• It also asked MFs tolimit the ownership of bonds at 10% of the assets of a scheme.

Impact on MFs

Typically, MFs treated the date of the call option on AT1 bonds as maturity date. Now, if these bonds are treated as 100-year bonds, it raises the risk in these bonds as they become ultra long-term.

This could also lead to volatility in the prices of these bonds as the risk increases the yields on these bonds rises.

  • Higher yield will drive down the price of bond,which in turn will lead to a decrease in the net asset value of MF schemes holding these bonds.
  • Moreover, these bonds are not liquid and it will be difficult for MFs to sell these to meet redemption pressure.

Bond yields and bond prices move in opposite directions.

Impact on banks

  • AT1 bonds have emerged as the capital instrument of choice for state banks as they strive to shore up capital ratios.
  • If there are restrictions on investments by mutual funds in such bonds, banks will find it tough to raise capital at a time when they need funds in the wake of the soaring bad assets.

Why has the Finance Ministry asked Sebi to review the decision?

  • The Finance Ministry has sought withdrawal of valuation norms for AT1 bonds prescribed by the Sebi for mutual fund houses as it might lead to mutual funds making losses and exiting from these bonds, affecting capital raising plans of PSU banks.
  • The government doesn’t want a disruption in the fund mobilisation exercise of banks at a time when two PSU banks are on the privatisation block.
Source: Indian Express

UN Human Rights Council

Context:UNHRC’s Working Group against Arbitrary Detentions (WGAD) adopted an opinion critical of the government’s workings in the case ofJamia MilliaIslamia student SafooraZargar, who was pregnant when Delhi police arrested her in April 2020 over the Citizenship law protests and the Delhi riots and referred the case of  detention of to three Special Rapporteurs for action.


  • The Human Rights Council is an inter-governmental body within the United Nations system responsible for strengthening the promotion and protection of human rights around the globe.
  • It addresses situations of human rights violations and make recommendations on them.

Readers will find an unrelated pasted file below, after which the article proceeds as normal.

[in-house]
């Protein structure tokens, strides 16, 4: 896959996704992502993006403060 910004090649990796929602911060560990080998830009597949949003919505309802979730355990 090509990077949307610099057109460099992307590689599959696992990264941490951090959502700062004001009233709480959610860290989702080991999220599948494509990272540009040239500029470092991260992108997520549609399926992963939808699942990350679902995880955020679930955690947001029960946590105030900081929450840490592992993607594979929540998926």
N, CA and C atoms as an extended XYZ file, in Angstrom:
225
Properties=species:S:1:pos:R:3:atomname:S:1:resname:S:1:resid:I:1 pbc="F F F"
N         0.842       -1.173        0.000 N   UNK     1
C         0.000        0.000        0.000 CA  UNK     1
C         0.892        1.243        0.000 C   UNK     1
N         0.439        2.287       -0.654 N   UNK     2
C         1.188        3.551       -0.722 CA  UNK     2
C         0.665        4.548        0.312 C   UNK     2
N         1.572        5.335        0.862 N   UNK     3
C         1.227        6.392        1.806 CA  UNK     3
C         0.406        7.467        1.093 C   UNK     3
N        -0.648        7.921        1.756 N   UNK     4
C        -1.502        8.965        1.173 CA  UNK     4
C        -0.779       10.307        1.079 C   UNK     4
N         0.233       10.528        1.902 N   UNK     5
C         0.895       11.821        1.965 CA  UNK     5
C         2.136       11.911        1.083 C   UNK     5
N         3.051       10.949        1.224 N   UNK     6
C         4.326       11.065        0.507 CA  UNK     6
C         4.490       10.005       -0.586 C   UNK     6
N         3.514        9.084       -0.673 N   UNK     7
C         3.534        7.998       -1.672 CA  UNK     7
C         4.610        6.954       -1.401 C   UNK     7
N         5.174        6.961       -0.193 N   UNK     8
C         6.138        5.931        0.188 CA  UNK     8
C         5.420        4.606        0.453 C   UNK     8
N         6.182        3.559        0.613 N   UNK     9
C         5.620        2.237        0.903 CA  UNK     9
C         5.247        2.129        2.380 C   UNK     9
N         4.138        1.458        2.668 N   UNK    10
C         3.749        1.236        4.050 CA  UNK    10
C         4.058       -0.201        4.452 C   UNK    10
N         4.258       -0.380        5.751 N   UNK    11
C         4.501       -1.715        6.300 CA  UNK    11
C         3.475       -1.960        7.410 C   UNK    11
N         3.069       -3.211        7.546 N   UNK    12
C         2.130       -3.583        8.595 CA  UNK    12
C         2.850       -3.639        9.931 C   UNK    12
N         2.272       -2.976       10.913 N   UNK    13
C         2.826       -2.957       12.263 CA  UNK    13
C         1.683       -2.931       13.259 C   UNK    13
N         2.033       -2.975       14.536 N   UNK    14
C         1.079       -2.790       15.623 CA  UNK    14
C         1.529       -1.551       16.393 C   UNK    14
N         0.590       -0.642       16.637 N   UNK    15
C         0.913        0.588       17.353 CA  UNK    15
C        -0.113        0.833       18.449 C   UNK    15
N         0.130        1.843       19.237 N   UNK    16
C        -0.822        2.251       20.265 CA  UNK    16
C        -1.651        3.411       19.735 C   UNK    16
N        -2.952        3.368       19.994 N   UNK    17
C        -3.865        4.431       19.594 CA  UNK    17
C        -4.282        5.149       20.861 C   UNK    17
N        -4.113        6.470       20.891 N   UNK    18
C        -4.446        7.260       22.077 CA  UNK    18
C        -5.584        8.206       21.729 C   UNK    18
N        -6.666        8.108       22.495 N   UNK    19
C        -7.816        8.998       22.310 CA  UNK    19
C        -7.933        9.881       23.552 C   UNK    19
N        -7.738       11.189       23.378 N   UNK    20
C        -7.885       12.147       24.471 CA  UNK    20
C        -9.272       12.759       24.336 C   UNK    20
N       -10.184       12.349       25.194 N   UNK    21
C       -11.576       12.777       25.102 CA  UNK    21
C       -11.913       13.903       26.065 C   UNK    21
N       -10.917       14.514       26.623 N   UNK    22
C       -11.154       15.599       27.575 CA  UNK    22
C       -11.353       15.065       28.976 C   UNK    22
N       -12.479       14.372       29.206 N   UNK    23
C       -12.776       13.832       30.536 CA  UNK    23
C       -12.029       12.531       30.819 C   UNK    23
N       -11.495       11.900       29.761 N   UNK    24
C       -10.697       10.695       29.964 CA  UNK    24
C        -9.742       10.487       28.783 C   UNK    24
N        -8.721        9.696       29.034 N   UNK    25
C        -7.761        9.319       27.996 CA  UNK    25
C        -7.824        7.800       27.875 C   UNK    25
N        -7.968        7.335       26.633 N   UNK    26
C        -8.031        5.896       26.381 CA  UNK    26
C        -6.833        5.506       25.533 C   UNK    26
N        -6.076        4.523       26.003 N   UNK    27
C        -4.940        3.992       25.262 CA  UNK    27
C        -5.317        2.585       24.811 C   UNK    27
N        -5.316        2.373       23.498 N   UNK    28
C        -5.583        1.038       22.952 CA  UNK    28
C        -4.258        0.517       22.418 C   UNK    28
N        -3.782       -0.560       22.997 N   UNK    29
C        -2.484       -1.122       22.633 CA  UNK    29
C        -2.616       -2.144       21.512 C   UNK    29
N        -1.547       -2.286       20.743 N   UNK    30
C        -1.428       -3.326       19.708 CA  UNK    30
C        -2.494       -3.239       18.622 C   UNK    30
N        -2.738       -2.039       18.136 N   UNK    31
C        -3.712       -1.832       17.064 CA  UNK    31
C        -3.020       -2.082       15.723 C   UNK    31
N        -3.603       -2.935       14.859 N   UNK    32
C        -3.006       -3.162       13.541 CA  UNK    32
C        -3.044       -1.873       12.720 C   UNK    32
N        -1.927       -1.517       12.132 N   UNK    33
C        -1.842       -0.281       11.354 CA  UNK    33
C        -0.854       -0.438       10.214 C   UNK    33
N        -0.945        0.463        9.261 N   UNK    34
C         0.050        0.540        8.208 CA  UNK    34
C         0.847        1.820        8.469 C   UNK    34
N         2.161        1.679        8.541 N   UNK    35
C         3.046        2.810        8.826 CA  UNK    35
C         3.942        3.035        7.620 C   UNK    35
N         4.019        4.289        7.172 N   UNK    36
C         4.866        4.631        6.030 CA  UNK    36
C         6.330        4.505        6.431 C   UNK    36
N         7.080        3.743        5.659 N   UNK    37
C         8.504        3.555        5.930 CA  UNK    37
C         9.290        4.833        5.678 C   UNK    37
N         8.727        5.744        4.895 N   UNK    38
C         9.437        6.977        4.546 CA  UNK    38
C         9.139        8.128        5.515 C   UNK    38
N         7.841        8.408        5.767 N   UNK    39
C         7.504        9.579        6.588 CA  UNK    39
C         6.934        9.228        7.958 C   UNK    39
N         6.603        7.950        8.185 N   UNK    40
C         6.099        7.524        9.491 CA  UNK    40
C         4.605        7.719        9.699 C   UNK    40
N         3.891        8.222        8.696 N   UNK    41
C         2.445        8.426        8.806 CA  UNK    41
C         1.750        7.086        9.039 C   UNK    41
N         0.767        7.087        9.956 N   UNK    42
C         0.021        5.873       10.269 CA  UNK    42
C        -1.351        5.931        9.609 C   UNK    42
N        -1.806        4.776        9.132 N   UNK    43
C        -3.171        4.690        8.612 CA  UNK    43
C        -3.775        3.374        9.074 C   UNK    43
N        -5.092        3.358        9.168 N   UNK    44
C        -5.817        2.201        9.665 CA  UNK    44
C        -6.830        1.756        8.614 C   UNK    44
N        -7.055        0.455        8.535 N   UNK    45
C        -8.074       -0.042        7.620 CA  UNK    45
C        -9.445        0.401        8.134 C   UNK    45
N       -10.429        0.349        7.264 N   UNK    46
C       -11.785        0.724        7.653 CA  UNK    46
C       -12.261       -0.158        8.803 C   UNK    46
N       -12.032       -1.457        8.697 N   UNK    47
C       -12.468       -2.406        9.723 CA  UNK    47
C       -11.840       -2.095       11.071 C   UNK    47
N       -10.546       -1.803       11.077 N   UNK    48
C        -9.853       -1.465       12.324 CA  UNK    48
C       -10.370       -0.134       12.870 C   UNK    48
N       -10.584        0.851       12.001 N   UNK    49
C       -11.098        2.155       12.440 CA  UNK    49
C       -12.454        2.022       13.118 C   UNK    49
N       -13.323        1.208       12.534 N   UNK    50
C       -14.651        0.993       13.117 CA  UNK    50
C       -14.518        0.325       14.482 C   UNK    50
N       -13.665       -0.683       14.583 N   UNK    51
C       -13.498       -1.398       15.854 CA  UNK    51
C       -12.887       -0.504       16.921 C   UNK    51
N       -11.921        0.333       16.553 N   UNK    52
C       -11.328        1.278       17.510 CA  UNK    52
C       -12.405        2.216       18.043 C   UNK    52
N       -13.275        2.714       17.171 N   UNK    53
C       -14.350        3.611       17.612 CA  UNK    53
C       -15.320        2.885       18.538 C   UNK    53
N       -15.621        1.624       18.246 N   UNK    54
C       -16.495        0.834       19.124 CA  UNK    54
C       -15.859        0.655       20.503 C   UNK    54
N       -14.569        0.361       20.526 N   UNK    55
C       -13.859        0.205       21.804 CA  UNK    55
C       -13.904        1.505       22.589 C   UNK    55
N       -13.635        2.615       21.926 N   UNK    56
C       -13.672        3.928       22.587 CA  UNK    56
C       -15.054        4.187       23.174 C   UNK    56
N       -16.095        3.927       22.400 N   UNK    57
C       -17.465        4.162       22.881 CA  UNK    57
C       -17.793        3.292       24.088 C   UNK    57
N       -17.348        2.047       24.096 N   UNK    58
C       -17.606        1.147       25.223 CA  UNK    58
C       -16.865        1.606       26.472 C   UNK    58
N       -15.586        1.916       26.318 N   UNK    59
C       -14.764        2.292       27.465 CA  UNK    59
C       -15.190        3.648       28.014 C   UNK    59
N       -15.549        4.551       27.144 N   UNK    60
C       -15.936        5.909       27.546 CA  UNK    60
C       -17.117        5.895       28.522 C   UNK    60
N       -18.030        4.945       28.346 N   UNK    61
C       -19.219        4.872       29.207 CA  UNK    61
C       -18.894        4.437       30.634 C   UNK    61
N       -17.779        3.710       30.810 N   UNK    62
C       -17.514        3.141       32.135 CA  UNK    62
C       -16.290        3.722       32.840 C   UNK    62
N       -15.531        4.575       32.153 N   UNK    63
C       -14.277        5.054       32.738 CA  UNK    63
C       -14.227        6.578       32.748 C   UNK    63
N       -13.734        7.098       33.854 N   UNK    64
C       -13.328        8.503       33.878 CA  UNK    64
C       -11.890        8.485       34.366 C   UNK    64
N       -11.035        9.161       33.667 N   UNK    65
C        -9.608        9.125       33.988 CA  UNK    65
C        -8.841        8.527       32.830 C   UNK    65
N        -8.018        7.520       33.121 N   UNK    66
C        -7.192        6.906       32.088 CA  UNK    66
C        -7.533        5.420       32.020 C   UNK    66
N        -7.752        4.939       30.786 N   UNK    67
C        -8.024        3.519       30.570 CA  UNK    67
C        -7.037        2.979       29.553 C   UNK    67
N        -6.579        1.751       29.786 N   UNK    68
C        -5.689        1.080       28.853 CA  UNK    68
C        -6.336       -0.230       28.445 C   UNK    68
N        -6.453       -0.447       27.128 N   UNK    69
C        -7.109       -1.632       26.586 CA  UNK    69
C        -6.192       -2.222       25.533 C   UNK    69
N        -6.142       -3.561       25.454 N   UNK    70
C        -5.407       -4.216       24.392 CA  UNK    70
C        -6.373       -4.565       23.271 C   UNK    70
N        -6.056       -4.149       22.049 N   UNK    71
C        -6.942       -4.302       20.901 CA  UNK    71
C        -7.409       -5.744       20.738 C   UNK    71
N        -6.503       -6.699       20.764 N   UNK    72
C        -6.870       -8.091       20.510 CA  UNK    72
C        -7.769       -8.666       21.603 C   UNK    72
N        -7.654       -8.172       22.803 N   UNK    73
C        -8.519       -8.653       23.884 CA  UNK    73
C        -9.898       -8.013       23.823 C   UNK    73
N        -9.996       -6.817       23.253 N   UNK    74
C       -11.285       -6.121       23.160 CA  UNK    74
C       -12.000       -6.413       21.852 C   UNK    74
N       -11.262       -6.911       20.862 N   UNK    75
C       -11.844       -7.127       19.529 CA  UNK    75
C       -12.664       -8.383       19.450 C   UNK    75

• It has the ability to discuss all thematic human rights issues and situations that require its attention throughout the year.
  • The Council was created by the United Nations General Assembly on 15 March 2006 by resolution60/251.
  • The Human Rights Council replaced the former United Nations Commission on Human Rights.
  • It is headquartered in Geneva, Switzerland.The Office of the High Commissioner for Human Rights (OHCHR) serves as the Secretariat of the Human Rights Council.


  • The Council is made of 47 Member States, which are elected by the majority of members of the General Assembly of the United Nations through direct and secret ballot.
  • The General Assembly takes into account the candidate States’ contribution to the promotion and protection of human rights, as well as their voluntary pledges and commitments in this regard.
  • Members of the Council serve for a period of three years and are not eligible for immediate re-election after serving two consecutive terms.
  • The Council’s Membership is based on equitable geographical distribution. Seats are distributed as follows:
    • African States: 13 seats
    • Asia-Pacific States: 13 seats
    • Latin American and Caribbean States: 8 seats
    • Western European and other States: 7 seats
    • Eastern European States: 6 seats

Procedures and Mechanisms:

  1. Universal Periodic Review: UPR serves to assess the human rights situations in all United Nations Member States.
  2. Advisory Committee: It serves as the Council’s “think tank” providing it with expertise and advice on thematic human rights issues.
  3. Complaint Procedure: It allows individuals and organizations to bring human rights violations to the attention of the Council.
  4. UN Special Procedures: These are made up of special rapporteurs, special representatives, independent experts and working groups that monitor, examine, advise and publicly report on thematic issues or human rights situations in specific countries.
Source: The Hindu